For most of my life, I perceived a basic ontological difference between war and peace. They seemed to be polar opposites—good people want peace and bad people want war. But I’m no longer so sure.
There exists, perhaps, an innate human desire to fight for what we believe in, a desire to defend our home fronts. However, by the time we get to the battlefield, we often don’t know whether it truly deserves our fighting.
The summer after my senior year of high school, my best friend and I spent two weeks hiking the Appalachian Trail in New Hampshire. We spent most of our time either talking to each other or introspectively enjoying the silence of the woods, but my most memorable experiences from the trip came from various interactions with other hikers.
The types of people who take a six-month hiatus from their lives to follow a path through the woods tend to be, at the very least, interesting. Many of the thru-hikers that I met were outdoor enthusiasts, others pensive introverts, and a select few were escaping some aspect of their lives that they wished to change. Yet one man in particular, whose trail name was the Weatherman, was harder to categorize.
After a day of summiting two peaks, my friend and I reached a shelter and put our bags down. We began making conversation with one of the other hikers in the lean-to, a strong and rather intimidating man in his twenties. After some small talk, I asked him about the tattoo that covered almost half of his left arm.
He sighed and told me that it was the biggest he was allowed to get—if he could have covered his whole body with it, he would have.
“The biggest you were allowed to get?” I asked.
“I was in the Air Force. It had to be small enough to cover up.”
“Oh, I bet that was pretty cool,” I replied, trying to stimulate the conversation.
“Nah, it wasn’t. I hated it.”
At first, he didn’t seem like the type of guy to hate the armed forces. But he continued.
“It wasn’t really what I thought it would be. They told me what to do all the time. And I’m fine with that, usually. It just seemed like the goal we were moving towards wasn’t worth it.”
“Well wasn’t your job, at least, exciting?” I wondered out loud.
“I was the meteorologist of my station, so I told them when the weather was safe to launch missiles. That’s why I go by ‘Weatherman’. It’s just that most people out here don’t know that that means I’ve killed people.”
I sat in silence under the comfort of the shelter and looked out at a stream nearby. It wasn’t an awkward silence, per se, just a heavy one. I could sense that he’d been through something much realer than I ever had. He reached into his bag and pulled out some tobacco and marijuana. With the joint between his lips, he lit the end and inhaled. He looked up, away from my gaze, and mumbled something profound as the smoke left his mouth.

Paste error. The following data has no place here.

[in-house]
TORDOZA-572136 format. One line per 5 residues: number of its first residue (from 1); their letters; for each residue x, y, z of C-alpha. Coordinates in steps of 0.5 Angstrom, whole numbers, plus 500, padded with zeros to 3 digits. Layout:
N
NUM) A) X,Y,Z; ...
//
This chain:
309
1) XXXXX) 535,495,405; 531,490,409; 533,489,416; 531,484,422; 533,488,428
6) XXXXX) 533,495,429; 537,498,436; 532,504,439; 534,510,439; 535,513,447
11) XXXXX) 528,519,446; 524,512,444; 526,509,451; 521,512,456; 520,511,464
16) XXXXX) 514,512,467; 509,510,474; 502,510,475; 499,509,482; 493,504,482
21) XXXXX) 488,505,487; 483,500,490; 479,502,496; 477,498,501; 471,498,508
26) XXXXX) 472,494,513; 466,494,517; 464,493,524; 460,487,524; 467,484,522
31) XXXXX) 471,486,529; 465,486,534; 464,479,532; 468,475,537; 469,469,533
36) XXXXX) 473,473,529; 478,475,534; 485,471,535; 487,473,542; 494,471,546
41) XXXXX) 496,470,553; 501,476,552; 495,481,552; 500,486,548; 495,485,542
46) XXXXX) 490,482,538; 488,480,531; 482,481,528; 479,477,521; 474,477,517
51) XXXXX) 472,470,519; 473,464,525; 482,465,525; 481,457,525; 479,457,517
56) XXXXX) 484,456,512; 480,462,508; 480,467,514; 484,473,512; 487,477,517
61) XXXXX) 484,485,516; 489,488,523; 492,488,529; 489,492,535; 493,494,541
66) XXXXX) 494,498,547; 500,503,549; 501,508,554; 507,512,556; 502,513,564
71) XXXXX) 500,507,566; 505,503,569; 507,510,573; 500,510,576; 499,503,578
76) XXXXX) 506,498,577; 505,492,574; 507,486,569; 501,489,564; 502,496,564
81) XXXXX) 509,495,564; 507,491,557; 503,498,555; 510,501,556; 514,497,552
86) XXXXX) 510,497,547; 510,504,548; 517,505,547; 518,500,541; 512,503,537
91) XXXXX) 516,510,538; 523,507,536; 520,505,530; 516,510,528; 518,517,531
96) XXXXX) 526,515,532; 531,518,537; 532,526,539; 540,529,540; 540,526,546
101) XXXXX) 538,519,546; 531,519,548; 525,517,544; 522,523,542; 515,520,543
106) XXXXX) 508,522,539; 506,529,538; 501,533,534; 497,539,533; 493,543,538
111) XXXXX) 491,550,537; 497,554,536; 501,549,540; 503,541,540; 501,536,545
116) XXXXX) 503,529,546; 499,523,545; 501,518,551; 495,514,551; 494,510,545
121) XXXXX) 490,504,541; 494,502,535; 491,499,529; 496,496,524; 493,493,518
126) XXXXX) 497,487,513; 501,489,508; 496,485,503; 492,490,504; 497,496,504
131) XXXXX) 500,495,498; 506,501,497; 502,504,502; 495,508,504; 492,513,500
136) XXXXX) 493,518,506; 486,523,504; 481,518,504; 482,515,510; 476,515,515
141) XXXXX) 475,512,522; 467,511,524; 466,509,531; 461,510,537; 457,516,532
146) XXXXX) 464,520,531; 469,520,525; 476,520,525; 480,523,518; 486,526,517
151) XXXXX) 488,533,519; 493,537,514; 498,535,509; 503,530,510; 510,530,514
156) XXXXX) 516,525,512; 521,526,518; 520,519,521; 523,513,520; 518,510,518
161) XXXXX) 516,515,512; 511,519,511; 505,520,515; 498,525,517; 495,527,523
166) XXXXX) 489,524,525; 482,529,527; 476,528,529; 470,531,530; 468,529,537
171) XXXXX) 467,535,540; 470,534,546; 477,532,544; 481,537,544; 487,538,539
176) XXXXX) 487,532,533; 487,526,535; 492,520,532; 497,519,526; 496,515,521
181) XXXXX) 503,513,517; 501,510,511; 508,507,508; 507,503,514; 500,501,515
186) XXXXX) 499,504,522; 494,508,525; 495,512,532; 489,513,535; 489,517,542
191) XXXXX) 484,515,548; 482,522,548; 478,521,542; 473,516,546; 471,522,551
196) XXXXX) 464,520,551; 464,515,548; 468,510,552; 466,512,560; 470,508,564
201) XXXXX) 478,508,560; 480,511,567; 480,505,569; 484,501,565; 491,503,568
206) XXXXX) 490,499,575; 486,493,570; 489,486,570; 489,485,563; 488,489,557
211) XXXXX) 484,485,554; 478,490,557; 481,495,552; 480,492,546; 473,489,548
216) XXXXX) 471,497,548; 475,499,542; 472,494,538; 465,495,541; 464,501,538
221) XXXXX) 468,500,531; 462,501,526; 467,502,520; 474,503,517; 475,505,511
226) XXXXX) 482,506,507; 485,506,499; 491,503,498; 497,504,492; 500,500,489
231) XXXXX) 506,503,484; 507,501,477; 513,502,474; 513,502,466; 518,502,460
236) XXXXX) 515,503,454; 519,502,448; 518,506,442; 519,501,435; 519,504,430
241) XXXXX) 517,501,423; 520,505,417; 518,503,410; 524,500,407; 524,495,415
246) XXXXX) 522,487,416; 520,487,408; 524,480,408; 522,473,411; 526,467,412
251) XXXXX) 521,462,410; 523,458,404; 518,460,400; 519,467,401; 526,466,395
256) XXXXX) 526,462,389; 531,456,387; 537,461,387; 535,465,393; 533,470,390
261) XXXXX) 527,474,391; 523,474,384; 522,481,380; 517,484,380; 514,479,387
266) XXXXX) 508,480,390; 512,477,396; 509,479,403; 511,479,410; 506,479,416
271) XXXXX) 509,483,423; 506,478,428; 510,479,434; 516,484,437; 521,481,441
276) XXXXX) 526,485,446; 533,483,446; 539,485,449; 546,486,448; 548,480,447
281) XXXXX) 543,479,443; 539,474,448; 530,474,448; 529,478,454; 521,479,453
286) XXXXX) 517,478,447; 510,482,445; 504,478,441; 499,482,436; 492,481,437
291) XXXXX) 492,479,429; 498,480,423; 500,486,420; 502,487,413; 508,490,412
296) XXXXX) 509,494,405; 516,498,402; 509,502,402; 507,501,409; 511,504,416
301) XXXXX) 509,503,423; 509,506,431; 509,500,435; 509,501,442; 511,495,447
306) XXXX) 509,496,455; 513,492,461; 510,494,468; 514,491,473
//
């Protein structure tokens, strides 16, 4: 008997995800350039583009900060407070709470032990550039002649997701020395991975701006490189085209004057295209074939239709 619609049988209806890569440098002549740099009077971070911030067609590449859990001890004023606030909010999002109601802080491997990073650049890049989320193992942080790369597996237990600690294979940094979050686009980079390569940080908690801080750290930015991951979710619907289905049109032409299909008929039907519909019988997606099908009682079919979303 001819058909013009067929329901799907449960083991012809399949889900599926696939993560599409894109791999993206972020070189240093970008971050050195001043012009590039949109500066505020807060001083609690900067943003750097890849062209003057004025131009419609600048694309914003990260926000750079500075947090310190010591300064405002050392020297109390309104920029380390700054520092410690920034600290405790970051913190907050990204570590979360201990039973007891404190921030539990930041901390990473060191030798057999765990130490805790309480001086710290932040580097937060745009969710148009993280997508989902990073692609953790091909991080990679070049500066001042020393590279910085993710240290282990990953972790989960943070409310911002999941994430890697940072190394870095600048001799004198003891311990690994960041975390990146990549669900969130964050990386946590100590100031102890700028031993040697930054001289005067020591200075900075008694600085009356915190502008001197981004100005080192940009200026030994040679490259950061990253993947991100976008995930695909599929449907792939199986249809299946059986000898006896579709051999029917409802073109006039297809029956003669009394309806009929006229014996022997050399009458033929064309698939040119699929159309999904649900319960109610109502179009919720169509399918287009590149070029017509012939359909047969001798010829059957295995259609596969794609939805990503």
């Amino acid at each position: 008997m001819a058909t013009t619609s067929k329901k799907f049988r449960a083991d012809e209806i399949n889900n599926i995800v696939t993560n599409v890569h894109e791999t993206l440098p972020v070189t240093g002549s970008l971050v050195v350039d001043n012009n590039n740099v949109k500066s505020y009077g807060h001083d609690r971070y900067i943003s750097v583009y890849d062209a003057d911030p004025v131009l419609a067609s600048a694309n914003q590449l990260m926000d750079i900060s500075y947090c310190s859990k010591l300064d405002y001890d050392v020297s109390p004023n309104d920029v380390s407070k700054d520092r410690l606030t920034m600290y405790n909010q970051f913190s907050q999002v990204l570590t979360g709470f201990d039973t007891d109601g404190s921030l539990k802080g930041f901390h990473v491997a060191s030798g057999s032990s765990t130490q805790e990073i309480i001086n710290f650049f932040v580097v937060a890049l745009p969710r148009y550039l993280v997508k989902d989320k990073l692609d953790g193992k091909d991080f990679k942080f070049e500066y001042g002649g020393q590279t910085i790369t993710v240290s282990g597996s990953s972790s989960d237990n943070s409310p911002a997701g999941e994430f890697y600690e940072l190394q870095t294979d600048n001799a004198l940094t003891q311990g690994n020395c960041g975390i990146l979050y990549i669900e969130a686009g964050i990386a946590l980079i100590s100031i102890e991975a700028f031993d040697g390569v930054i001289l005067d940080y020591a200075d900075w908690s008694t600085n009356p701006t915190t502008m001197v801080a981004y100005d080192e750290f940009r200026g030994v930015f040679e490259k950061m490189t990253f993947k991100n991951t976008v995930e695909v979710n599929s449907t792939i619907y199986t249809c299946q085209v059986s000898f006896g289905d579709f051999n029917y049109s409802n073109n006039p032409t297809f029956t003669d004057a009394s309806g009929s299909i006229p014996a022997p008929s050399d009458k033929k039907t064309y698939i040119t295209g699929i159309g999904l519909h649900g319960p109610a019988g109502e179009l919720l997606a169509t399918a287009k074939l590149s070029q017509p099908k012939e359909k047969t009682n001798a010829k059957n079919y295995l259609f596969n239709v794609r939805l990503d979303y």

“Honestly, I would have rather joined the Peace Corps.”
I replayed the words in my head, over and over. This guy? The Peace Corps? And then it hit me. On the surface, war and peace seem to be fueled by conflicting motives and opposing forces; however, the individuals behind them are often the same. Put simply, they are people who want to defend what they consider “good.” The manifestation of this desire varies, of course, between individuals and circumstances, but the desire itself seems innately human.
For the Weatherman, the ideals of the Air Force—and its designation of the United States as his home front—initially felt right. However, the glorification of war and the glamorization of defense eventually lost traction. Instead of acting blindly, he decided to reevaluate whether this fight really warranted his fighting.
I’m not quite sure what the Weatherman’s Peace Corps statement says about humanity, nor how war and peace fundamentally relate. I also don’t know exactly how individuals justify both under the same premise of good. But I do believe that there is something to be said about a universal source of inspiration for each of us to defend our home fronts.
In some ways, I like to think that the Weatherman’s tattoo reflected the good within him—the same good within all of us that inspires peace, war, and the defense of every home front in between. When forced to cover the ink in the military, his intrinsic desire to do good was stifled by the military’s own institutional agenda. In fact, I would argue that this deceptive paradox between good and evil is precisely that which makes us human. We are what we do, and so we strive to do good things—whether that means pulling the trigger ourselves or merely predicting the meteorological conditions for others to do so.
We all want to defend what we believe in, and to further some cause larger than ourselves. But like the Weatherman, most of us are still figuring out what that means.